The Volokh Conspiracy
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Impeachment and the First Amendment, Revisited
We are now two weeks removed from the Senate impeachment trial. Already, that enervating saga has faded into our polity's rear-view mirror. I hope that this distance provides an opportunity for calm reflection on the legal arguments raised in those proceedings. Specifically, I'd like to address the First Amendment and the impeachment process.
Prior to January 6, 2021, most people never considered the interaction between the First Amendment and the impeachment process. I had. In 2017, I wrote a widely-read Lawfare post on obstruction of justice and the presidency. (Trump's lawyers would cite this post). I argued that the Constitution imposes certain limits on Congress' powers to regulate the presidency. And I argued that these particular limitations apply with respect to civil laws, criminal laws, and even the impeachment process. That is, Congress could not impeach the President for conduct that complies with the Constitution. And this limitation cuts in two directions. Congress could not impeach the President for exercising a specific power delegated by Article II. And Congress could not impeach the President for conduct that is expressly protected by the Bill of Rights.
My Lawfare series caused a stir. Critics argued that the Constitution does not limit the impeachment process: Congress could impeach the President for just about any reason—even if the President was complying with the Constitution. Other critics accepted my general premise, but countered that Trump's conduct was not consistent with the Constitution. Still, I did not think my position was frivolous. I wrote that the 1868 impeachment trial of Andrew Johnson implicated the freedom of speech. At the time, I didn't dig through the records, but I presumed that Johnson's acquittal was based, at least in part, on the First Amendment.
My presumption was correct. Several prominent Senators stated that the President has First Amendment rights, and that the Senate could not convict the President for exercising those rights. The views of these Senators were not monolithic. But we are not dealing with a judicial proceeding in which there is a single decision-maker who reaches a single final answer to a constitutional question. Different senators expressed different views. But the position I held was held at least since the 1860s.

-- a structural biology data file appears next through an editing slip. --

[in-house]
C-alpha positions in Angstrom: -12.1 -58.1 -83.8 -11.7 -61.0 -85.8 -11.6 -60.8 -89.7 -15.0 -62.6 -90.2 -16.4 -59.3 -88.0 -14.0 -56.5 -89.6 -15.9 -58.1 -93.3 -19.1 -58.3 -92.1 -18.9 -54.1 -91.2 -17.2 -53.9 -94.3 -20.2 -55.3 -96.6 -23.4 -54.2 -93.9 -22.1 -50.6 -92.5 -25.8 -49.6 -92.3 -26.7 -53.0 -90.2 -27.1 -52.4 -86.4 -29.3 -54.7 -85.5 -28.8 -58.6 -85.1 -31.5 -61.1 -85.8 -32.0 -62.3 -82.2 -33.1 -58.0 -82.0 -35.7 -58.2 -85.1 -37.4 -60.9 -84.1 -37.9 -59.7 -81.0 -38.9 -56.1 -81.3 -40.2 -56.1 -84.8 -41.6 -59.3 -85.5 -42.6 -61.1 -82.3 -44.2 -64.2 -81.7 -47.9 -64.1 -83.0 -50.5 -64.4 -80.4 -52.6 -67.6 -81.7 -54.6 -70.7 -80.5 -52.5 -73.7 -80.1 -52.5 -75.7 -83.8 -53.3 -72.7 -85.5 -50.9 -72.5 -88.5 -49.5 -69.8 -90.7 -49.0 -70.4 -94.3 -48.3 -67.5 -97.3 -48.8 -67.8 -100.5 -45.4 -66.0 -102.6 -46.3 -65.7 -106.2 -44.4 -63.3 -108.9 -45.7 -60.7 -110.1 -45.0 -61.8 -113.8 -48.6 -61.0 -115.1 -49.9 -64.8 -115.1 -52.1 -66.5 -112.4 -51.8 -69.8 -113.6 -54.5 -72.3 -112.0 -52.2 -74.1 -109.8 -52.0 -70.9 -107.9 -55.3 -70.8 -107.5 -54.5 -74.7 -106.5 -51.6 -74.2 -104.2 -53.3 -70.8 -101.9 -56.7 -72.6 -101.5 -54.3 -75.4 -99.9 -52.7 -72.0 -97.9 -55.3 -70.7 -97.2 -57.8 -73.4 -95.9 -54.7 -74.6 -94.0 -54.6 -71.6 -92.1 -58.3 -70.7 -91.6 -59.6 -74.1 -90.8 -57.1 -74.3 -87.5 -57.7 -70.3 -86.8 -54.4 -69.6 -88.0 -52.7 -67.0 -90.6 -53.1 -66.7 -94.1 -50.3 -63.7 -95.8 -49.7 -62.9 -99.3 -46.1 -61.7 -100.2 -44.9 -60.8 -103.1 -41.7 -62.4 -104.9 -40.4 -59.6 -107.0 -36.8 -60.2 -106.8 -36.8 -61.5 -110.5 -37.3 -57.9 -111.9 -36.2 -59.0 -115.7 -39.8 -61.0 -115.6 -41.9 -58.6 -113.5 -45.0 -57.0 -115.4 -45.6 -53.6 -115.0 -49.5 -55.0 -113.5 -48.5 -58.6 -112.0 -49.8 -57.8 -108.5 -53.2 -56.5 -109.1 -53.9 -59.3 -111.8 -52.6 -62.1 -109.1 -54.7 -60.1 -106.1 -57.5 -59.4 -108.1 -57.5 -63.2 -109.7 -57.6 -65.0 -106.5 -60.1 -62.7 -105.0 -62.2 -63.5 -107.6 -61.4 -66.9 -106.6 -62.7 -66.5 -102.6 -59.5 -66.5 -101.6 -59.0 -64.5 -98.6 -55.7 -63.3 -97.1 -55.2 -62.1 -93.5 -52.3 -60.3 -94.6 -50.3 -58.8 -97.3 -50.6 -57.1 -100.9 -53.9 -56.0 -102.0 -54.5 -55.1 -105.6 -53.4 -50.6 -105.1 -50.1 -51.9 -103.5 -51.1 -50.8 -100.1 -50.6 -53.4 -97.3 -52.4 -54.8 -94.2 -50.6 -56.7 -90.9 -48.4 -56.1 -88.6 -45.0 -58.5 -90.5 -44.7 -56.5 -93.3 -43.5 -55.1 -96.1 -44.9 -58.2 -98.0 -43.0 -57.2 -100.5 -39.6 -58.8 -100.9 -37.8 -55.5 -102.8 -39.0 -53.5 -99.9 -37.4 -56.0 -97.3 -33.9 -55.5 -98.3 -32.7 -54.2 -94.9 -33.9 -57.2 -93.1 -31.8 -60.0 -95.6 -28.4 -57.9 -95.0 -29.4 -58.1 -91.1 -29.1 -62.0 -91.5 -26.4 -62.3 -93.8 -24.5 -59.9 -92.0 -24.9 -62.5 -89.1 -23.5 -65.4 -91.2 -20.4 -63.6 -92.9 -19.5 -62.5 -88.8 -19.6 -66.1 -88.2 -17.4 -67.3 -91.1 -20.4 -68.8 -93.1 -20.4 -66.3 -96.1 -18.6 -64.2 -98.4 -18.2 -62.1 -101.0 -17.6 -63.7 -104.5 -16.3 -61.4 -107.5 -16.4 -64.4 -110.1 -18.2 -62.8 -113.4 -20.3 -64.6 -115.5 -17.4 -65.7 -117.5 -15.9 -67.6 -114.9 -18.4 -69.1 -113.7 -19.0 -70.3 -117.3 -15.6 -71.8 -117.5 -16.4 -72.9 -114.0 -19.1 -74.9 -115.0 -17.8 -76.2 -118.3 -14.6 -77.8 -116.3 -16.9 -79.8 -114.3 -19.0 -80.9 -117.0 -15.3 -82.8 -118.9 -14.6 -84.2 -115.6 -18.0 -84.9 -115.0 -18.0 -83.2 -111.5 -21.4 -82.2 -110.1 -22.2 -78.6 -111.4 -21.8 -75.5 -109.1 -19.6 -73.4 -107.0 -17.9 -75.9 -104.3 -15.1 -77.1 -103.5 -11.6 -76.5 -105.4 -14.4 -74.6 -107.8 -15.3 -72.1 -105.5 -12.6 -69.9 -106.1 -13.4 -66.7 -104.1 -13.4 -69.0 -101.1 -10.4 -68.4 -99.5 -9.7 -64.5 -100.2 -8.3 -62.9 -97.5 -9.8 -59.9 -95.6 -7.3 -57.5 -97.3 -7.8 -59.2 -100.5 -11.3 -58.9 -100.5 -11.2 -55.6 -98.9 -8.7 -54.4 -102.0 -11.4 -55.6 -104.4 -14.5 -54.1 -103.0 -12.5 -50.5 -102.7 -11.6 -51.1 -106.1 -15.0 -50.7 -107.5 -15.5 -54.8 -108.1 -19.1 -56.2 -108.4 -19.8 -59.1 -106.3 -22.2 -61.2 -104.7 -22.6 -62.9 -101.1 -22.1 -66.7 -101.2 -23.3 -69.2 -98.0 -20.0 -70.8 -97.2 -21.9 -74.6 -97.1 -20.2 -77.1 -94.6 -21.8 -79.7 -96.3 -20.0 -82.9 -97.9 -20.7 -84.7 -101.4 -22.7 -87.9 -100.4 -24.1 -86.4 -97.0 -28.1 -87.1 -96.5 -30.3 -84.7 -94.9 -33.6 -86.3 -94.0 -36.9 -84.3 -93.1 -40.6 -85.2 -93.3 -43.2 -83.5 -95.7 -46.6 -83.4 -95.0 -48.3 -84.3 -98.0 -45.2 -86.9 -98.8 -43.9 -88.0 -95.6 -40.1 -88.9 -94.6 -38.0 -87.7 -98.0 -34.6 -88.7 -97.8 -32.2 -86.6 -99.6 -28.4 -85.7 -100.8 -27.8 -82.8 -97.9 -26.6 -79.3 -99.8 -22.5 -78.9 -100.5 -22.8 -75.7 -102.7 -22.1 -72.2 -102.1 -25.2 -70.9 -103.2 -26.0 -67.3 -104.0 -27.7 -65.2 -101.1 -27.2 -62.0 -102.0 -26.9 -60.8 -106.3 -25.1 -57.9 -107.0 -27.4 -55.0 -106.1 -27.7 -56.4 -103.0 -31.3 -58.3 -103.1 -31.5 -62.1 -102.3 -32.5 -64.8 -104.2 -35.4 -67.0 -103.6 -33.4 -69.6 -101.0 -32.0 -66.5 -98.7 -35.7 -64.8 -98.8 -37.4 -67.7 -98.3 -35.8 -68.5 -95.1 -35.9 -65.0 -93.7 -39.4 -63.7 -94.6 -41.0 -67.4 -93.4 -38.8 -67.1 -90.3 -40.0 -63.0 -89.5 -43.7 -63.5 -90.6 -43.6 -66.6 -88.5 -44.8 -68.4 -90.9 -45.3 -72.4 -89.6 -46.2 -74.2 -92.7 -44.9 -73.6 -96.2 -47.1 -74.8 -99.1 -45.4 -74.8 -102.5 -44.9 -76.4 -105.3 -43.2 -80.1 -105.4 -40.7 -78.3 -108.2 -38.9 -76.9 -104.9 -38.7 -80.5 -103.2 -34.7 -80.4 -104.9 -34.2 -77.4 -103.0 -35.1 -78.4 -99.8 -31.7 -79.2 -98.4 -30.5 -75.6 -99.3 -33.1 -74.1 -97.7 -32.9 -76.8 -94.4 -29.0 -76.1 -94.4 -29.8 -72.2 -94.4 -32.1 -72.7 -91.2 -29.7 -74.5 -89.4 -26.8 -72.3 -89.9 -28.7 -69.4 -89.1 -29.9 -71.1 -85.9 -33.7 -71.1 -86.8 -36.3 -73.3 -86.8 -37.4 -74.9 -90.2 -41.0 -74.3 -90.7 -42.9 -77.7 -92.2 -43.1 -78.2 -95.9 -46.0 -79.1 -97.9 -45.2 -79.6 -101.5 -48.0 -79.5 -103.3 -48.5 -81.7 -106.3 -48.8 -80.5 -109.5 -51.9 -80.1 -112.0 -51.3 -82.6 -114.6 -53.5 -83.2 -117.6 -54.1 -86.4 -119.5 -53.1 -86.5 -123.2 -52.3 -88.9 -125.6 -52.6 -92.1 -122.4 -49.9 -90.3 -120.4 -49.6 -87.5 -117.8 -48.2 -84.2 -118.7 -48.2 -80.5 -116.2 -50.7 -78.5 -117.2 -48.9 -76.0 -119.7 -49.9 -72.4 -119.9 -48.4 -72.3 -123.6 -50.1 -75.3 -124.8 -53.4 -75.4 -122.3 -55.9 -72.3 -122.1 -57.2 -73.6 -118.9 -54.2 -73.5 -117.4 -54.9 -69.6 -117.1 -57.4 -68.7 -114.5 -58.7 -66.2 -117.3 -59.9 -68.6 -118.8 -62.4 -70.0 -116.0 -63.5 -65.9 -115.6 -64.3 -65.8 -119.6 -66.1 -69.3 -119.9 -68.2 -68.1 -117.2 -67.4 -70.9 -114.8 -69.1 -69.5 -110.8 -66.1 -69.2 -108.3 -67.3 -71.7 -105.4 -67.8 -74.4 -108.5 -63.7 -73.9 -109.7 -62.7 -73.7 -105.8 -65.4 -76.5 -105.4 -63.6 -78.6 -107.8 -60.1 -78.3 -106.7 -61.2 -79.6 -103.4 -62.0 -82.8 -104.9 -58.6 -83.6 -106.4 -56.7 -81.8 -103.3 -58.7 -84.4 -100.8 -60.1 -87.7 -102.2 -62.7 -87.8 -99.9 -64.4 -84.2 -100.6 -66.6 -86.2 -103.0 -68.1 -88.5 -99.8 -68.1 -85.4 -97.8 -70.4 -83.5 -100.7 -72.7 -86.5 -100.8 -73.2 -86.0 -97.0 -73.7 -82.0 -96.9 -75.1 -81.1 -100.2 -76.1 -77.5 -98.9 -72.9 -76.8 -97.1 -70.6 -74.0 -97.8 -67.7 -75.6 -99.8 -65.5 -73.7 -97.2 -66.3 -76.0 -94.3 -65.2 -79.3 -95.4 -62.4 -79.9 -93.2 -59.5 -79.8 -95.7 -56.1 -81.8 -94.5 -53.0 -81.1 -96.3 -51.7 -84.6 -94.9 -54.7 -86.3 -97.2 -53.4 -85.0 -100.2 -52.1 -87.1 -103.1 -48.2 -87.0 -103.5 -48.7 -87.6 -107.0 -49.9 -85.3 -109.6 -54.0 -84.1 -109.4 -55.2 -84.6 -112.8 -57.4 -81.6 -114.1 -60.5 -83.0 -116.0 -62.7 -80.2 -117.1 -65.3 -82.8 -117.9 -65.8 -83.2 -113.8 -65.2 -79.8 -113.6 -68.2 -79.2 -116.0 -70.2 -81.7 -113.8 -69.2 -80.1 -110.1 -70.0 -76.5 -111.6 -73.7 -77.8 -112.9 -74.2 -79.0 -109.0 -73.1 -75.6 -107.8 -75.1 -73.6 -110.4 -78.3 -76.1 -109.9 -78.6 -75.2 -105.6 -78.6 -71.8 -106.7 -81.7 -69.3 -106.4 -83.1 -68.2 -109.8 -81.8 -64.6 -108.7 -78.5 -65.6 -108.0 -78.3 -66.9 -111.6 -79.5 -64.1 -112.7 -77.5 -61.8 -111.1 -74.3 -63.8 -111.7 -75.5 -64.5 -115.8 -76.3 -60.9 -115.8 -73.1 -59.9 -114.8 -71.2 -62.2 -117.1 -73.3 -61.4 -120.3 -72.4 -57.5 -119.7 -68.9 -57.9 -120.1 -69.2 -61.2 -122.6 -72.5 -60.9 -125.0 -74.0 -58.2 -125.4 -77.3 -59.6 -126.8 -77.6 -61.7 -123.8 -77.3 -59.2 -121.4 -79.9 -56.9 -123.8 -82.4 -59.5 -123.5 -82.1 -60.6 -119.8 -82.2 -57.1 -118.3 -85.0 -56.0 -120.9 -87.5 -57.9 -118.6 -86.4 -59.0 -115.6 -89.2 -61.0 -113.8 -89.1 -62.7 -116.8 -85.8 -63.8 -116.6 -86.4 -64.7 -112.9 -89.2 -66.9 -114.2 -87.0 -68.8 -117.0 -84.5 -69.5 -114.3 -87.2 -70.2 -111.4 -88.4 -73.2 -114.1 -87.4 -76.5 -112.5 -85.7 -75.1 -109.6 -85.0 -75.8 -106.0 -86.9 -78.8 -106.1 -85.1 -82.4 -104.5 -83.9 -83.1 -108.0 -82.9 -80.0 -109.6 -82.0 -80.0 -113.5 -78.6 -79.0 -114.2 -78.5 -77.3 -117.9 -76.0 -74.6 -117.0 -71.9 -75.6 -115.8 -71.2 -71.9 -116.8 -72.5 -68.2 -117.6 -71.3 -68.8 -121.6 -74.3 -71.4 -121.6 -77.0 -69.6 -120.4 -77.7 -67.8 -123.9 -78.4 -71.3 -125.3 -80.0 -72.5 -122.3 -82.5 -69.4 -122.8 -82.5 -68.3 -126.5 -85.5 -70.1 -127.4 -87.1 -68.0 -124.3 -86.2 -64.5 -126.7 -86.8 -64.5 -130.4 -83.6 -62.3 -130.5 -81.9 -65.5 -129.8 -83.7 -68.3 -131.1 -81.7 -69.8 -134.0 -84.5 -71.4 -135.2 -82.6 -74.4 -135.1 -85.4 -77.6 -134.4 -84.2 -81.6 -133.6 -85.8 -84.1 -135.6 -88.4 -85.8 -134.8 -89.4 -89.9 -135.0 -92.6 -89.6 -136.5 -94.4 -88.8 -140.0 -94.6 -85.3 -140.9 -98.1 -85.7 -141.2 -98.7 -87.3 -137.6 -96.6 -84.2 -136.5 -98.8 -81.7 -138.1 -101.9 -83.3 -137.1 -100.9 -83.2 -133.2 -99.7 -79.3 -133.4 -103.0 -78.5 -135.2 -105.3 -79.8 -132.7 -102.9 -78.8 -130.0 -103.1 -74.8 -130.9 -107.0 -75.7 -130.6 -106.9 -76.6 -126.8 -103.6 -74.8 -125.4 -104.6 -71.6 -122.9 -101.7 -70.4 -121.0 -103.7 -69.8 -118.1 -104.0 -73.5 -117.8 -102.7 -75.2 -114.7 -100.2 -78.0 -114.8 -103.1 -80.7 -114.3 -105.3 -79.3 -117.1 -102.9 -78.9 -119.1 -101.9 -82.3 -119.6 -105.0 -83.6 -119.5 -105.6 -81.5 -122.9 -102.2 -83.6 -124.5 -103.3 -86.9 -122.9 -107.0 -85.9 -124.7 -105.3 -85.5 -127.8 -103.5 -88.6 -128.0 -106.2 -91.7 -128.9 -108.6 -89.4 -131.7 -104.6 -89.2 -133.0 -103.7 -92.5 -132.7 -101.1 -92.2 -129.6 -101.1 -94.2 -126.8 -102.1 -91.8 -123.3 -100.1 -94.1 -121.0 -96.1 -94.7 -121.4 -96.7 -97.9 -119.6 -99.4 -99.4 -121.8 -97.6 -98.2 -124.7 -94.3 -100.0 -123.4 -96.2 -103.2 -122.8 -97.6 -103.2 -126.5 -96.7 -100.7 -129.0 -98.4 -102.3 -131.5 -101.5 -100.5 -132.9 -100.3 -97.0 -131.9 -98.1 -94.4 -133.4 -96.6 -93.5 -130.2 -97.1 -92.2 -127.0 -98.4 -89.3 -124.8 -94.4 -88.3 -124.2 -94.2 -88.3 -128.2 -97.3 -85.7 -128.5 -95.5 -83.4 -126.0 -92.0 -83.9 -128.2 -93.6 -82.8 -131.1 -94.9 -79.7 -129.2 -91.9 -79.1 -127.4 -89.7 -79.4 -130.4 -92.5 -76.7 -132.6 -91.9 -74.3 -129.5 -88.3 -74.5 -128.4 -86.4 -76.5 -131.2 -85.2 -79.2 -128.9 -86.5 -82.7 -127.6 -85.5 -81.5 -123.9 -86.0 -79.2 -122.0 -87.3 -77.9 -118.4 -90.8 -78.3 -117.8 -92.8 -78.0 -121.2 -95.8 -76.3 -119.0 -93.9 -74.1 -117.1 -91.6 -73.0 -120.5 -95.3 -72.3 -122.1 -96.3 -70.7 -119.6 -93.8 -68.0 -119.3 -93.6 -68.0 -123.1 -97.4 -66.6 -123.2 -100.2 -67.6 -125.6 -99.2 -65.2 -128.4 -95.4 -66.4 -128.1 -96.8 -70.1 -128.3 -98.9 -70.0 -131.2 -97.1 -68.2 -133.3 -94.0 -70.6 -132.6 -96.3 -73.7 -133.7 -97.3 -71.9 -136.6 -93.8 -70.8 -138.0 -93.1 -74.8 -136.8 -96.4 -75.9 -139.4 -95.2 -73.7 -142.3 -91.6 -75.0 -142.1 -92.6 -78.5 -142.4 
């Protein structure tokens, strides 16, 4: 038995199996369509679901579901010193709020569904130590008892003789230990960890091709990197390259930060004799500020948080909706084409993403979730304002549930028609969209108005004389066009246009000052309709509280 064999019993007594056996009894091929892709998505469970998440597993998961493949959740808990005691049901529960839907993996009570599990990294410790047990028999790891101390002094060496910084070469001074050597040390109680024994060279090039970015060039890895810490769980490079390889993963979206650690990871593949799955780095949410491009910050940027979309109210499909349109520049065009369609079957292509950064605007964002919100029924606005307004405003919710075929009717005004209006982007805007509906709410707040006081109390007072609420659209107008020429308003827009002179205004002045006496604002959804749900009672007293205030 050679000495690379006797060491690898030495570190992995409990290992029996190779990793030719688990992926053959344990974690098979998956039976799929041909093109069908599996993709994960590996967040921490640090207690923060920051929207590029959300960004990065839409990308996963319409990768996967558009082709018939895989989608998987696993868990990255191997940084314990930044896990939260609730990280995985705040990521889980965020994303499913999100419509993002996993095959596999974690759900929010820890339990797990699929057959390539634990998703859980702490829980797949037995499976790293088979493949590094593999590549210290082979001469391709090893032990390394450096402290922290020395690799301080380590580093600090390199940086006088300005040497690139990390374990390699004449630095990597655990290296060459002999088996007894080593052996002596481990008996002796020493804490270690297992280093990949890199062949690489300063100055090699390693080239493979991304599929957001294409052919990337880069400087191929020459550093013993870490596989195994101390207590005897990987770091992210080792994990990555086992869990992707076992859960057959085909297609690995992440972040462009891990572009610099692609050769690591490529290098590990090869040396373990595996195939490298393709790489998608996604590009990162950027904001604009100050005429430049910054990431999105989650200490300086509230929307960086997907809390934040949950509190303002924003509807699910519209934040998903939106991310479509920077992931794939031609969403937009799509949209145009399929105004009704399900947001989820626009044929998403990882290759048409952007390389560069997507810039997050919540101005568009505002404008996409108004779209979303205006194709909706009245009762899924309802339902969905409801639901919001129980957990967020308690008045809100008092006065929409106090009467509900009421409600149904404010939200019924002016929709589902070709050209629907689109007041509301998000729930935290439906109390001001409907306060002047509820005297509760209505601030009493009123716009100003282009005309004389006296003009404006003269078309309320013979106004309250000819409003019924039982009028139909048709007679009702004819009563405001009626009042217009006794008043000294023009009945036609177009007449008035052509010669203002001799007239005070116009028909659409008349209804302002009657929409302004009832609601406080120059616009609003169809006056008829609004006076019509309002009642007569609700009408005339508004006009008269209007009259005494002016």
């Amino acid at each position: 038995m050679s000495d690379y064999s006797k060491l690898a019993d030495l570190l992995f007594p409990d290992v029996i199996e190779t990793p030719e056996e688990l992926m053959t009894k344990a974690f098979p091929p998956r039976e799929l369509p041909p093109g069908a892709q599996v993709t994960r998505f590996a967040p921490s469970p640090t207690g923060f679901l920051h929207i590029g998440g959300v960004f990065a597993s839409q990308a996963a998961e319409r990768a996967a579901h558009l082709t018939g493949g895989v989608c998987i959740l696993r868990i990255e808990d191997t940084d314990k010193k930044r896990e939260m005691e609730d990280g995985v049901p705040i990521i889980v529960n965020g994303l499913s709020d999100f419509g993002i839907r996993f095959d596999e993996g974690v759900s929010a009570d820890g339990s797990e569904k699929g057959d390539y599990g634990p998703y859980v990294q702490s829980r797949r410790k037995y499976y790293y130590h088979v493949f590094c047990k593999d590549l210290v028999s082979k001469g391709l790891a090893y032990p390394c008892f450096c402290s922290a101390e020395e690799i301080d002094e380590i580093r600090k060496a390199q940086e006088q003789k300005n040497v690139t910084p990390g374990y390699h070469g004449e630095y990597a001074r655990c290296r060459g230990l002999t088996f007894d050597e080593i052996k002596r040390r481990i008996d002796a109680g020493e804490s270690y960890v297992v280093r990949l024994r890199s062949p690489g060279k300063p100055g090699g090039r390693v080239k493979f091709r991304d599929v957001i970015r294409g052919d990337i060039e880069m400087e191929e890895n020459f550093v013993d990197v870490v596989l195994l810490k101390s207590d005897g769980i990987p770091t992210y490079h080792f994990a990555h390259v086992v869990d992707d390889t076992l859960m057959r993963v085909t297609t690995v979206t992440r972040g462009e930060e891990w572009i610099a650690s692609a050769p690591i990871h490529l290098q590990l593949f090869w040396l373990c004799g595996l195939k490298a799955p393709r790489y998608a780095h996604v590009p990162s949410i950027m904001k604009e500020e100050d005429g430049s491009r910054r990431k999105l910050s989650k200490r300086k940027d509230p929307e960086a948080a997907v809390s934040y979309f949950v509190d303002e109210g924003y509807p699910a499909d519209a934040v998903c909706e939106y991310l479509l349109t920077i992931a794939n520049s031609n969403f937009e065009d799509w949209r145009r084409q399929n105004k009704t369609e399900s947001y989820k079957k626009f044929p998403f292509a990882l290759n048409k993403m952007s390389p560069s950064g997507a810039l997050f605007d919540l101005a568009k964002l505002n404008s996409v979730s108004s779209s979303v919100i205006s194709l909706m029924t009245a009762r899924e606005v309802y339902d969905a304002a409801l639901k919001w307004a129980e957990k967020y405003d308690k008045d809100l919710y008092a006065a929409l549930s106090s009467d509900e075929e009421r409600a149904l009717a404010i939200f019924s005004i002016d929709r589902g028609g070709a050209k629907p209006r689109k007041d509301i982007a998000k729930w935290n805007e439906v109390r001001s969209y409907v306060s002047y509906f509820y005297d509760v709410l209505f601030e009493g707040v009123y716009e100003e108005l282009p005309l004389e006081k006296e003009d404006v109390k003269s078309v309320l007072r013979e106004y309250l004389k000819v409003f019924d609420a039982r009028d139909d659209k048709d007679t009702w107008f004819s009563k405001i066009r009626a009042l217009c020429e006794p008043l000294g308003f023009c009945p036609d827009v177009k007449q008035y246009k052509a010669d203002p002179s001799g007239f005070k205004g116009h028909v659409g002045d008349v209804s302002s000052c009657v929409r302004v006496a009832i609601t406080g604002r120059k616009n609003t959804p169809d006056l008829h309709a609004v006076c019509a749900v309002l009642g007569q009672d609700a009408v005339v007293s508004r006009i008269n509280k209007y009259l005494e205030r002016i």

My position may be right or wrong, but it cannot be frivolous. To say my position is frivolous is to charge with incompetence those who framed the Fourteenth Amendment. Indeed, the records of these debates have been carefully examined for more than 150 years. As far as I am aware, no one ever suggested that these members of Congress were wrong. Indeed, one prominent impeachment scholar favorably cited these sources. I encourage everyone to read Professor Kate Shaw's article, Impeachable Speech, in the Emory Law Journal. She suggested that the First Amendment, and the Brandenburg test in particular, could constrain the impeachment process. Professor Shaw published this article behind the proverbial veil of ignorance in mid-2020, long before January 6. Trump's lawyers favorably cited her work.
Before January 6, no one had ever argued that the views of these senators articulated during the first presidential impeachment trial were frivolous. What changed after January 6? This position did not suddenly become frivolous. Rather, this argument got in the way of a movement. And it had to be squashed. 150 scholars signed an incoherent statement that didn't even acknowledge the history from the Johnson impeachment. Yet, the press and the House Managers dutifully cited this letter as a definitive statement about the First Amendment.
The willingness to charge the Framers of the 14th Amendment with incompetence reminds me of a similar willingness to charge our first President with incompetence, or worse. To this day, the key to the Bastille hangs on the wall at Mt. Vernon. The Marquis de Lefayette gave that famous key, and a painting, to President Washington. Countless generations of scholars and schoolchildren have walked past that key.
Until 2016, we are not aware that anyone suggested that Washington's acceptance of that foreign state gift violated the Foreign Emoluments Clause. Yet, after President Trump's elections, some people were content to suggest that our first President violated the Constitution he helped to define.
For some time, I have thought that the entire Constitution, including the First Amendment, constrains Congress' impeachment powers. My position became mightily inconvenient after January 6. But the Constitution often imposes inconvenient constraints. In his classic book about presidential impeachments, Grand Inquests, Chief Justice Rehnquist observed that, during times of conflict, "[p]rovisions in the Constitution for judicial independence, or provisions guaranteeing freedom of speech to the President as well as others, suddenly appear as obstacles to the accomplishment of the greater good." The Chief Justice was right.